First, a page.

Lost Cat Behavior

Jan 31, 2013 by     No Comments    Posted under: Tips & Advice

We recently adopted a young adult cat, Andy, for our seven year cat, Bodaishin. Bo had thoroughly enjoyed the two cats who came with our house sitter for two weeks and we realized he could use the company. Andy was still nervous with us as Thanksgiving approached but seemed to be settling down.

For Thanksgiving there would be nine for dinner with the centerpiece an outdoor old fashioned bread oven that served as our oven and warm place for conversation. People were in and out all day. At some point, Andy, who is dark chocolate brown disappeared. He had never been outdoors.

As nervous as he was, we thought he might be hiding in the house. After searching every cupboard and inch of the house we realized he had gotten outside. For the next day we scoured the property and surrounding area. Nothing.

We assumed he was terrified and would not approach us for awhile. Naturally, he was microchipped, but someone would have to find him first. In our attached garage, we set his cat tree, a heated bed he liked, his litter box, food and water with a light on a timer set for dusk. The door to the outdoors was propped open.

Twice a day, one of us drove 30 miles from the hospital to our home to check for “Andy sign”. The litter box was used early on and some food gone, but he was nowhere to be found. Finally, after two days, he was in the garage and in his bed.  The search over, I shut the door to the outside, opened the door to the house. With plenty of food and water for the rest of the day, I quietly drove away. Later that day, he was in the house and in one of his many beds.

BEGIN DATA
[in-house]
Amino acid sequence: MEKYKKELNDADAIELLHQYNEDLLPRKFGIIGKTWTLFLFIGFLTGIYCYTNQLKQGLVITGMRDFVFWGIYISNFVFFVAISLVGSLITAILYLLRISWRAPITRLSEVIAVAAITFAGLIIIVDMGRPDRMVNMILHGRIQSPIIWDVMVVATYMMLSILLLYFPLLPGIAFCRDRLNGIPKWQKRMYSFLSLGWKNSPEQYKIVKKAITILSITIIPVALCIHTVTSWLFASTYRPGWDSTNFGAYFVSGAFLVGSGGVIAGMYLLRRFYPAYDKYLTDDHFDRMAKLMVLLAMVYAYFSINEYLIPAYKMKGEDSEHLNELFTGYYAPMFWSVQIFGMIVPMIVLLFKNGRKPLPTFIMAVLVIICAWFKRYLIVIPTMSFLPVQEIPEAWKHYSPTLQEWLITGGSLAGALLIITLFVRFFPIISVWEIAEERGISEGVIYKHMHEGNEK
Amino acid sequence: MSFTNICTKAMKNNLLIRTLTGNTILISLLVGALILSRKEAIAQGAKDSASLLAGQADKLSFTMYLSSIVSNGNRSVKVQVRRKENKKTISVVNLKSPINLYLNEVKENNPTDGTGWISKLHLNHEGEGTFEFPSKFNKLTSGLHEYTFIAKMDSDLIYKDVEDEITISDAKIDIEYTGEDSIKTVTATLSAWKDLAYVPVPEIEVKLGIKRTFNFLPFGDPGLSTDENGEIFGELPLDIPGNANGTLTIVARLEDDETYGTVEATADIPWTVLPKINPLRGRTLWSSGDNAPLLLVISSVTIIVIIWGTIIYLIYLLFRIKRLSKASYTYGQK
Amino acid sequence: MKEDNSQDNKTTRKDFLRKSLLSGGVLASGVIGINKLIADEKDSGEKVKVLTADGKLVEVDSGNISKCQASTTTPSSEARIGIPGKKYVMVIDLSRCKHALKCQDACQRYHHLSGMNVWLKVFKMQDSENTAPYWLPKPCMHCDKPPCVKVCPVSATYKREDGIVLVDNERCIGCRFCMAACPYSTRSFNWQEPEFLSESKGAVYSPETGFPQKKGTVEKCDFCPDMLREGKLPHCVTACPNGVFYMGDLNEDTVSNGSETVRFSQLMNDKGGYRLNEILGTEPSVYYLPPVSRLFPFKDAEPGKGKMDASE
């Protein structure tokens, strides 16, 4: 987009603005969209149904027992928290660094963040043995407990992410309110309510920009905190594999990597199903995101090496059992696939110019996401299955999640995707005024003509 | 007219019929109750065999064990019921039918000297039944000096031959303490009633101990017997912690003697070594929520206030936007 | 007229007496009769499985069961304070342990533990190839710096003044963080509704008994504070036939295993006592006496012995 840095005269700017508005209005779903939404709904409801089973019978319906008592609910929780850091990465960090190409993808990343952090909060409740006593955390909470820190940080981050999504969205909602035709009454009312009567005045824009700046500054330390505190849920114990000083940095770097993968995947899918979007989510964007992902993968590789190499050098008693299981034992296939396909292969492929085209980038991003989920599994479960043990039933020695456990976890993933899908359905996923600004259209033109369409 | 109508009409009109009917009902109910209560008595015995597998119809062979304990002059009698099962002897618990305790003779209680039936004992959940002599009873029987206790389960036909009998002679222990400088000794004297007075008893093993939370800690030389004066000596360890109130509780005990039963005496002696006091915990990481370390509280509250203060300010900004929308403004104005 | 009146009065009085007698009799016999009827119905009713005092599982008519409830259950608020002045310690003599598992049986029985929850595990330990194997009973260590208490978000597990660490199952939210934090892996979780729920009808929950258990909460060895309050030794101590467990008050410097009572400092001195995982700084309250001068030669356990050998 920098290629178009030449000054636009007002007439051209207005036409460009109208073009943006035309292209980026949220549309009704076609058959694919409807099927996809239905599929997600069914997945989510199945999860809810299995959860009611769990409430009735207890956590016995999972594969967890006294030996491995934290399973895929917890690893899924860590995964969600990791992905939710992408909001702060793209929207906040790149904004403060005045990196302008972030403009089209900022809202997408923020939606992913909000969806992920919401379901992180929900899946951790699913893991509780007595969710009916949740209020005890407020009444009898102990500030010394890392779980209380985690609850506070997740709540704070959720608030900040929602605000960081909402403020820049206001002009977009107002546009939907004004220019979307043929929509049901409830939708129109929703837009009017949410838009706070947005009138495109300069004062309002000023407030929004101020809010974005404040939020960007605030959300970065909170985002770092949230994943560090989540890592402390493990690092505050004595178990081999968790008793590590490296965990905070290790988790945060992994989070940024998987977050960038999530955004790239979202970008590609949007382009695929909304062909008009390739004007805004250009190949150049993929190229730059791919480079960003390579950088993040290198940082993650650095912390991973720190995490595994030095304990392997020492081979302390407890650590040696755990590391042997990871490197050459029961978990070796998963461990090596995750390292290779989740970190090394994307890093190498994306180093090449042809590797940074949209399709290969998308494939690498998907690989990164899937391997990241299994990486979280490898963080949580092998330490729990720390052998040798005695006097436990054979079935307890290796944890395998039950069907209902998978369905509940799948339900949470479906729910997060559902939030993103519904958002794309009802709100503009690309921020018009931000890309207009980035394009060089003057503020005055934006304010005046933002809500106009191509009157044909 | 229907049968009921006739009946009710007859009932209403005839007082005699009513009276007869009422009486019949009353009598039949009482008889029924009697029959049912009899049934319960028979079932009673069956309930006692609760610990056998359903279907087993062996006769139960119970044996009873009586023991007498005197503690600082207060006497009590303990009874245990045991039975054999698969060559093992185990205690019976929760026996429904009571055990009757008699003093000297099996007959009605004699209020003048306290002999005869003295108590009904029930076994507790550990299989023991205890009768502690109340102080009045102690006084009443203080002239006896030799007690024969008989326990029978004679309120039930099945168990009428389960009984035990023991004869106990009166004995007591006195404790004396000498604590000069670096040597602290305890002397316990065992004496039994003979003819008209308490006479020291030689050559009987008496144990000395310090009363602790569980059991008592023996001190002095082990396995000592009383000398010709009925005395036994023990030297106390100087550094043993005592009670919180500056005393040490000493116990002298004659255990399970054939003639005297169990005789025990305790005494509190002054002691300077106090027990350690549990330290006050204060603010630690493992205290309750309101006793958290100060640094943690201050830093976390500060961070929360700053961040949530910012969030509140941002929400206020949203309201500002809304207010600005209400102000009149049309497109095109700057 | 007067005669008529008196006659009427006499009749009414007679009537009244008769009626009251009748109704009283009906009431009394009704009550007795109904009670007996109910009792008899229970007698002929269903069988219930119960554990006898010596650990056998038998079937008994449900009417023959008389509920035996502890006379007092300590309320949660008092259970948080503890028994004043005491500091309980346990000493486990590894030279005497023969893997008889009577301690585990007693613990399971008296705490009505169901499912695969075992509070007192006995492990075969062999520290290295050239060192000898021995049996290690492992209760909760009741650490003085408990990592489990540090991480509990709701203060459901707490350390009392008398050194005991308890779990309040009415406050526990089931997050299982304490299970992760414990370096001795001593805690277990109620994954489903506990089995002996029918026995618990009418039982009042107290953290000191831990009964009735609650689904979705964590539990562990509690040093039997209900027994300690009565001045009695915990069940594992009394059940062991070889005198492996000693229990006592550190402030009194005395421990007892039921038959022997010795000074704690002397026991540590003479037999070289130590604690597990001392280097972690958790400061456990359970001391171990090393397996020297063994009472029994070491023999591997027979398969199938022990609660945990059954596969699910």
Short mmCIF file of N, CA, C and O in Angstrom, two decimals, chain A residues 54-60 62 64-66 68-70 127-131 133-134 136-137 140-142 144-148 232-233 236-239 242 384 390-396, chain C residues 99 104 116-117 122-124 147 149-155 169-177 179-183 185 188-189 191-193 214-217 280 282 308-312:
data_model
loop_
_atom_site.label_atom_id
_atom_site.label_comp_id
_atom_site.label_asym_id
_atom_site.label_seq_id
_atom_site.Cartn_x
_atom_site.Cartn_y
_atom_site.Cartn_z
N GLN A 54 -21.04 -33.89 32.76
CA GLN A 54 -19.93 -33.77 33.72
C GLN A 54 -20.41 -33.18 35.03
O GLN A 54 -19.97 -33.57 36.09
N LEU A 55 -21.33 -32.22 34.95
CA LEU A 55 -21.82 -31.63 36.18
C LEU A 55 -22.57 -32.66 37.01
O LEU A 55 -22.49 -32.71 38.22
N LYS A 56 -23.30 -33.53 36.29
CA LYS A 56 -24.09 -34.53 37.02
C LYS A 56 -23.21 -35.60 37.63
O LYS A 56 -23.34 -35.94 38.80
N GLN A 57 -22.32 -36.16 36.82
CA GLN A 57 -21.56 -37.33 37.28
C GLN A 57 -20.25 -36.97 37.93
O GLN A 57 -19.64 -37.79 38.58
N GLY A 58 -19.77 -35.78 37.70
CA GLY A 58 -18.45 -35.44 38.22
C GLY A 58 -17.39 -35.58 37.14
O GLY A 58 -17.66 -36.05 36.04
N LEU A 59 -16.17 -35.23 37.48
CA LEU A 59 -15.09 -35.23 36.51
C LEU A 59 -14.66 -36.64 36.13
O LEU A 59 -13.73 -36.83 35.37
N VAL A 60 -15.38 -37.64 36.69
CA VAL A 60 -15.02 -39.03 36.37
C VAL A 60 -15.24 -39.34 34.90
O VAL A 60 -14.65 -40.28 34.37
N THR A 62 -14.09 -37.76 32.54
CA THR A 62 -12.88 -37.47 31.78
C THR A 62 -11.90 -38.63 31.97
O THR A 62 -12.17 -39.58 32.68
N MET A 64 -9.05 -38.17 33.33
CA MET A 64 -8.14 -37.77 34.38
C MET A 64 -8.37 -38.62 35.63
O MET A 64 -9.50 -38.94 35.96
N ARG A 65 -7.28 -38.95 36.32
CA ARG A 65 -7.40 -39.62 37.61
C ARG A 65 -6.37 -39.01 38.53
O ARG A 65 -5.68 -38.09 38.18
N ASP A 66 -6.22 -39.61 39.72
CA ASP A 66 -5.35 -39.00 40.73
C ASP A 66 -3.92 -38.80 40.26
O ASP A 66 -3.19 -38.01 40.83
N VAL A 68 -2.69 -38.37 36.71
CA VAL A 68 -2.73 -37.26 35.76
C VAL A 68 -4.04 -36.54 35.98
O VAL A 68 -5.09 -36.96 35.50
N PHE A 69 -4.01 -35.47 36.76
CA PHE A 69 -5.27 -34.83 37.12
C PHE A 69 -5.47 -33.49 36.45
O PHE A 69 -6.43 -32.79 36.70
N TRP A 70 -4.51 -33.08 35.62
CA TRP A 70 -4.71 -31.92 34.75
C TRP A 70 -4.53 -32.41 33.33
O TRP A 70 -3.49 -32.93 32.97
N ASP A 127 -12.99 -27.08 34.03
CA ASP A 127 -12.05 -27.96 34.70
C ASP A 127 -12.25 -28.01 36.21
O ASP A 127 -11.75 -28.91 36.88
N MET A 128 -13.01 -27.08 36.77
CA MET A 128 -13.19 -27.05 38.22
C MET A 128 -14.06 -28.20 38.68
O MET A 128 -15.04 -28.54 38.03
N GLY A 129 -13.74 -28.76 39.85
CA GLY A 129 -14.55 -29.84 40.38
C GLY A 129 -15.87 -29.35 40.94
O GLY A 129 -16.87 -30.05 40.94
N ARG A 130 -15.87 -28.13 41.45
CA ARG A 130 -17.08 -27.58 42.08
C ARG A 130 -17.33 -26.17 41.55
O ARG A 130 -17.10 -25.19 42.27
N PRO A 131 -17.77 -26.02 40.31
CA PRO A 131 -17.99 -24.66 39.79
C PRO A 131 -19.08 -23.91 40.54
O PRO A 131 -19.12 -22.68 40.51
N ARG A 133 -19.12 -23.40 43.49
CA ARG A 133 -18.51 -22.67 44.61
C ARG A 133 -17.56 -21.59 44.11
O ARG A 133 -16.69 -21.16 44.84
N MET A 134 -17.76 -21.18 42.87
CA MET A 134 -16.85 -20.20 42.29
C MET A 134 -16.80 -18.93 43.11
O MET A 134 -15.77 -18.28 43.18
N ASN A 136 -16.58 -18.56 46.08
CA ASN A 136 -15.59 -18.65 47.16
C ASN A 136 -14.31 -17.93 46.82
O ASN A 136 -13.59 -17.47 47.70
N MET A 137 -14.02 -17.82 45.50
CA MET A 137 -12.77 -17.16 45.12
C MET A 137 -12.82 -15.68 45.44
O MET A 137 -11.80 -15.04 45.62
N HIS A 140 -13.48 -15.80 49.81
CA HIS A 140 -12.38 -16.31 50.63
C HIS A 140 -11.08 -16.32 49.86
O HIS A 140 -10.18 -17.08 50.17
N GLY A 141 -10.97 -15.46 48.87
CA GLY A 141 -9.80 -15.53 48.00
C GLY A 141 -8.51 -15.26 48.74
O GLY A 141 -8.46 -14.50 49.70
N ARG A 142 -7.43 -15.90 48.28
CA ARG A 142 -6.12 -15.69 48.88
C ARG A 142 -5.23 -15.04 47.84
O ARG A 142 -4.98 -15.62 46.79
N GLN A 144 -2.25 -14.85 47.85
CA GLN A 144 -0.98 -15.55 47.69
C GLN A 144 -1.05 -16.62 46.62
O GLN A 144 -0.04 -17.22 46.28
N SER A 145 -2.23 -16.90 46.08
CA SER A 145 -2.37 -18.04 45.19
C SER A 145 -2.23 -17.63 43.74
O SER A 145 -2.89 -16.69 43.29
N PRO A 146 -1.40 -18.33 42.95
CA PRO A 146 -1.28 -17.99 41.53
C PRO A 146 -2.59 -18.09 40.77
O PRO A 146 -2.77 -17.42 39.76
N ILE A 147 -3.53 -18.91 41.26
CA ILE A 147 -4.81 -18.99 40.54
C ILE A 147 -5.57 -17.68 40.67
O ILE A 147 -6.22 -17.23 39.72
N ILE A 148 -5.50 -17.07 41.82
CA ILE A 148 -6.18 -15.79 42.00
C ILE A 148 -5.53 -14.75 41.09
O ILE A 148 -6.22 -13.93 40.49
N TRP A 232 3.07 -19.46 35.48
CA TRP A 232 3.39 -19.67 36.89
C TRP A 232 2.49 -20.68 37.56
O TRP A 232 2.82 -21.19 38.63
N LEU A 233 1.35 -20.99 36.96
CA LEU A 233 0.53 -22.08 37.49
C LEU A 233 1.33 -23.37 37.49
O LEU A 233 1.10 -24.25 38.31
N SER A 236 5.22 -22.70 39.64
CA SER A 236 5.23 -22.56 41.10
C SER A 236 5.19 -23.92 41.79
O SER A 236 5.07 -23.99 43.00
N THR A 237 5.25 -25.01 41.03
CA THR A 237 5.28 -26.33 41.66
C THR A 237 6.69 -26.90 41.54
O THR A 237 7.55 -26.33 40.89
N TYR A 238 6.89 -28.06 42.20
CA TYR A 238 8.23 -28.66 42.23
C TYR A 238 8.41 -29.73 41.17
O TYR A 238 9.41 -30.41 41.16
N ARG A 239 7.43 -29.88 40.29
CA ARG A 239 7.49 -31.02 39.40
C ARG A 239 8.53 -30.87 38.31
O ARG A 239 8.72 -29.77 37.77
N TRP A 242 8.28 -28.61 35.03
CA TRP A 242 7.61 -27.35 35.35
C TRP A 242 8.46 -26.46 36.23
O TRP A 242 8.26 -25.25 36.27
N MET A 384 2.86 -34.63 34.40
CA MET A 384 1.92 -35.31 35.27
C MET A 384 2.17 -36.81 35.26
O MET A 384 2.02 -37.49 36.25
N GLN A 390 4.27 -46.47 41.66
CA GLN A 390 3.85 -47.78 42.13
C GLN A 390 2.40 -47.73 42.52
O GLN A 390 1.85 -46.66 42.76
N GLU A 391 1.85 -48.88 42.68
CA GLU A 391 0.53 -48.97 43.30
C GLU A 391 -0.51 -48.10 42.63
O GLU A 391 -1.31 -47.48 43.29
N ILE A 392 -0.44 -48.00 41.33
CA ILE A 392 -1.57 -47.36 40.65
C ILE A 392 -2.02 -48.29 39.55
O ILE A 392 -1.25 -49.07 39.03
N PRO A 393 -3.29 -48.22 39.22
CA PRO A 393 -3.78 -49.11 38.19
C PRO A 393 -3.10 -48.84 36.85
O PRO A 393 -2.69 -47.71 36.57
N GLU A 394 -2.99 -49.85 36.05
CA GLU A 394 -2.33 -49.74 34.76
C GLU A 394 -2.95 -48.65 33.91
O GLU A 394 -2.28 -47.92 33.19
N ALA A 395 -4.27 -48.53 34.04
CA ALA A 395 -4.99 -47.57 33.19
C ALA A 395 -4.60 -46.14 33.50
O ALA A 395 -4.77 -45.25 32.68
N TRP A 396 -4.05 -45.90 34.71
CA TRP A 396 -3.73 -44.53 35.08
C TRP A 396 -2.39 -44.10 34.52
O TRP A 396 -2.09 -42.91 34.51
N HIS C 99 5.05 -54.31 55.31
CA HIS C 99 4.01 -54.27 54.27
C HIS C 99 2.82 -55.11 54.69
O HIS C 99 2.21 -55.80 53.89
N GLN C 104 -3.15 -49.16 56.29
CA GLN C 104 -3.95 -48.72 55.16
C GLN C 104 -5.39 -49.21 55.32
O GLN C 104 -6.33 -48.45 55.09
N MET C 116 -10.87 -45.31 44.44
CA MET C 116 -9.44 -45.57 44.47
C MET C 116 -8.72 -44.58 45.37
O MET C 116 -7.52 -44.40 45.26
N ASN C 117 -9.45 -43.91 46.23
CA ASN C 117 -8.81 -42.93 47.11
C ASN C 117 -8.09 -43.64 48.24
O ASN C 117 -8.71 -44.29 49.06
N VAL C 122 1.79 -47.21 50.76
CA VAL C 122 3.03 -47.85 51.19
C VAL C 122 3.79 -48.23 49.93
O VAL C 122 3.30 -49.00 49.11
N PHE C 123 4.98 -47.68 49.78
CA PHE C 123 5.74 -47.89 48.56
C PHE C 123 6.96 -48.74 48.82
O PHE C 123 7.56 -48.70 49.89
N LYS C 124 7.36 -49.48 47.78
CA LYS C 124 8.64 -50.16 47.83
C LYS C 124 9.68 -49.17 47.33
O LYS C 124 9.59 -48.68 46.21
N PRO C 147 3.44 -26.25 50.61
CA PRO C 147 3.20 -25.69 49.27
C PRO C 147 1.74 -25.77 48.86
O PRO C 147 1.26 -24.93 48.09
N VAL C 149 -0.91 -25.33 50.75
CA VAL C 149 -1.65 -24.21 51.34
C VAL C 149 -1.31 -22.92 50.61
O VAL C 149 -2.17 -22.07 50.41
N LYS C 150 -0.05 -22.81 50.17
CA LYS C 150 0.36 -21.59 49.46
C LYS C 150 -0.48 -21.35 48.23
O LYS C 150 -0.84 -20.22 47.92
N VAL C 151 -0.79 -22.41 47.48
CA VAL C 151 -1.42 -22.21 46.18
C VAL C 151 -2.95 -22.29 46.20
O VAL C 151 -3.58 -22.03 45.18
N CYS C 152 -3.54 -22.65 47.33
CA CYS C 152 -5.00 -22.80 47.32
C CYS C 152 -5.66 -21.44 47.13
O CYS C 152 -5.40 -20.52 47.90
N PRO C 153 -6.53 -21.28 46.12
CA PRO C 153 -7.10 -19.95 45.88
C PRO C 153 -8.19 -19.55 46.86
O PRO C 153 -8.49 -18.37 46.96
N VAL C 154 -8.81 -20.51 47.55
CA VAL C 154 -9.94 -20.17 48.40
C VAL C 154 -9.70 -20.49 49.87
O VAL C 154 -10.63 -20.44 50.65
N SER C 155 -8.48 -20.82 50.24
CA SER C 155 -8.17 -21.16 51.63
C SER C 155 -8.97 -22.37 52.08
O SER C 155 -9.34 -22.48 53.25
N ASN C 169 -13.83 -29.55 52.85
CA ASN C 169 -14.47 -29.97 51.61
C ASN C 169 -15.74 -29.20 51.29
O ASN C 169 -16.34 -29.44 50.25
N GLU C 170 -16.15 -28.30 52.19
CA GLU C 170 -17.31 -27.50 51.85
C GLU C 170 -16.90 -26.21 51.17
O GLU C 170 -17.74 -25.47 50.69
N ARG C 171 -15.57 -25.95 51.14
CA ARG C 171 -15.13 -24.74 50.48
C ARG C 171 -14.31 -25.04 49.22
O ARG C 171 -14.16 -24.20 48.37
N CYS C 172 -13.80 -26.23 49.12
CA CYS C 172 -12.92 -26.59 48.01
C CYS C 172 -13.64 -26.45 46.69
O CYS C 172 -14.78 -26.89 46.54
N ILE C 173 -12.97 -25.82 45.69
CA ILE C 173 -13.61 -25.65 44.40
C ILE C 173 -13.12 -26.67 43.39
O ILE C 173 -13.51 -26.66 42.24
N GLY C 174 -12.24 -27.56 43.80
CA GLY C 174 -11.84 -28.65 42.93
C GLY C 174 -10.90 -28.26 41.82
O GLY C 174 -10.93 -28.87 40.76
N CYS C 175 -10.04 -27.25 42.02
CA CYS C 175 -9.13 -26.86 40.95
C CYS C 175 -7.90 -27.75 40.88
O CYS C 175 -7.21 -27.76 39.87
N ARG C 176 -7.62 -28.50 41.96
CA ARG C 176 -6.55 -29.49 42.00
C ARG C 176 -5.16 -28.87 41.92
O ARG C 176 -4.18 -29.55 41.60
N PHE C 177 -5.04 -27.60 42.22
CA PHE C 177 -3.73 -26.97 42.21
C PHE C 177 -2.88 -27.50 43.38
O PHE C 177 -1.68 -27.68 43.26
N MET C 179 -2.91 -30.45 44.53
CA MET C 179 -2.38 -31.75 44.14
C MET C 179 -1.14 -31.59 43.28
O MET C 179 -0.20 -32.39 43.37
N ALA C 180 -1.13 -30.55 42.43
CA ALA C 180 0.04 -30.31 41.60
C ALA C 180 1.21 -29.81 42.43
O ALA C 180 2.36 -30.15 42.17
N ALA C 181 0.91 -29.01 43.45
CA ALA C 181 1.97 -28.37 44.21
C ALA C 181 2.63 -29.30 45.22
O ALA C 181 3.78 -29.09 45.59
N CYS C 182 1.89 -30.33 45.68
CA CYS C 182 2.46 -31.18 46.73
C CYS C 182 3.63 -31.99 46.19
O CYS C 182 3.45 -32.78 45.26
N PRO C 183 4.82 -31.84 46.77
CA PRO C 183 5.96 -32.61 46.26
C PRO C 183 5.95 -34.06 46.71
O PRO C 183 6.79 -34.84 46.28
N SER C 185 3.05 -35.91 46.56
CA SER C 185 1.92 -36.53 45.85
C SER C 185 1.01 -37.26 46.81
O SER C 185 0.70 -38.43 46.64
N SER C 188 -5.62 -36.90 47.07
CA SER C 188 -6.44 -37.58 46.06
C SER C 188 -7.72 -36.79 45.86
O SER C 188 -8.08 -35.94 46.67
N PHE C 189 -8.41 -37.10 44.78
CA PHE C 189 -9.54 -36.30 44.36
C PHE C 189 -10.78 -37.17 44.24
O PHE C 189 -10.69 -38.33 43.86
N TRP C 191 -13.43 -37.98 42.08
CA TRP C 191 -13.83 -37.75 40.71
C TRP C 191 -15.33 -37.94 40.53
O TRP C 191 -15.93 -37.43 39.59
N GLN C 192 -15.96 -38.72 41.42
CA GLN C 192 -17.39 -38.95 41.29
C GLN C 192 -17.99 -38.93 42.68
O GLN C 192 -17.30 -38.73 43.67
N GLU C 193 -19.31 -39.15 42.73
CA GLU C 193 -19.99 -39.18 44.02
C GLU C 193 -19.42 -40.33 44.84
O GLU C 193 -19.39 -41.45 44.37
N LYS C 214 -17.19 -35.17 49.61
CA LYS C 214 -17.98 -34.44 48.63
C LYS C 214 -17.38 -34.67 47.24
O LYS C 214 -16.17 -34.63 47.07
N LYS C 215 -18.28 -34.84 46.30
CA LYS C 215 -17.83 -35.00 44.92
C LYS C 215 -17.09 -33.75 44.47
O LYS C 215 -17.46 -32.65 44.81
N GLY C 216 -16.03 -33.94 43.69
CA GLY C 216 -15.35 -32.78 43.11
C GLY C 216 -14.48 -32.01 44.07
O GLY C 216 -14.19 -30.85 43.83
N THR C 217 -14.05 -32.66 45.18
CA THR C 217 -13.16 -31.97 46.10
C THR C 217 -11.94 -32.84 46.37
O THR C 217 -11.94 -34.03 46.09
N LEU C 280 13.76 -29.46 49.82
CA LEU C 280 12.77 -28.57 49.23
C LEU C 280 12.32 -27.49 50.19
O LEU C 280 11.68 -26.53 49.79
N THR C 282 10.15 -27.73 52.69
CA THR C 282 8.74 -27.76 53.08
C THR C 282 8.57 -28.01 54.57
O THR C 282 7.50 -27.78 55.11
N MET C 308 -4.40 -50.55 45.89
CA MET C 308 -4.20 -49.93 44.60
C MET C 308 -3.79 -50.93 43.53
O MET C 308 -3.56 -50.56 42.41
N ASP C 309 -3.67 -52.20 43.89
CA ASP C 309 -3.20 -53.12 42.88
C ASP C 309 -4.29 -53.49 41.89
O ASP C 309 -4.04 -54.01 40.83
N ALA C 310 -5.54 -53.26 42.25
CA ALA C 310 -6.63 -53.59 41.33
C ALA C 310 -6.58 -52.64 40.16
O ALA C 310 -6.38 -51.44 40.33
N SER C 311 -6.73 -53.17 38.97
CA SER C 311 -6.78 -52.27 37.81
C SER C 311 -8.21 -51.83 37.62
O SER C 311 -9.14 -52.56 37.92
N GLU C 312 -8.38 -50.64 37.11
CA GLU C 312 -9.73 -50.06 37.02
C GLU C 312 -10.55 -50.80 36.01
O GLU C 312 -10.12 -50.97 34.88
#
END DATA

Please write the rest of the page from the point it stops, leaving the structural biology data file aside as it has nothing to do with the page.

By providing a safe familiar environment with all the necessary amenities, Andy calmed down enough to return to the things he knew better than the strange environment that he had encountered outdoors. His fear of this wild place in which he landed likely caused him to hide and stay quiet for the time, early on, when we searched for him. Cats respond to threats by fleeing first and fighting last. His instinct was to flee and hide. We had to wait long enough for him to feel safe enough to explore his way home.

By understanding our mistakes in allowing this to happen we have made some changes to our behavior around doors. We also needed to understand how a cat experiences an abrupt change in circumstances and how he would react. By providing the time for him to recover and the resources he knew well, we  made it possible for him to come home.

Dr Elizabeth Colleran

Diplomate ABVP Specialty in Feline Practice

Dr Colleran attained both her Masters (in Animals and Public Policy) and Doctorate from Tufts University School of Veterinary Medicine. She opened Chico Hospital for Cats in 1998 and the Cat Hospital of Portland in 2003. In 2011, she became President of the American Association of Feline Practitioners.

Dr Colleran is a member with: American Veterinary Medical Association, American Animal Hospital Association, and American Association of Feline Practitionesr.

Chico Hospital for Cats
548 W East Ave,
Chico, CA

Phone: 530-892-2287‎

Website: http://chicocats.com/
Facebook: Profile Page
Directions: Google | MapQuest | Yahoo!

Cat Hospital of Portland
8065 SE 13th Ave
Portland, OR 97202

Phone: 503-235-7005
Fax: 503-234-0042

Website: http://portlandcats.net/
Facebook: Profile Page
Directions:Google | MapQuest | Yahoo!

More PostsWebsite

Related Posts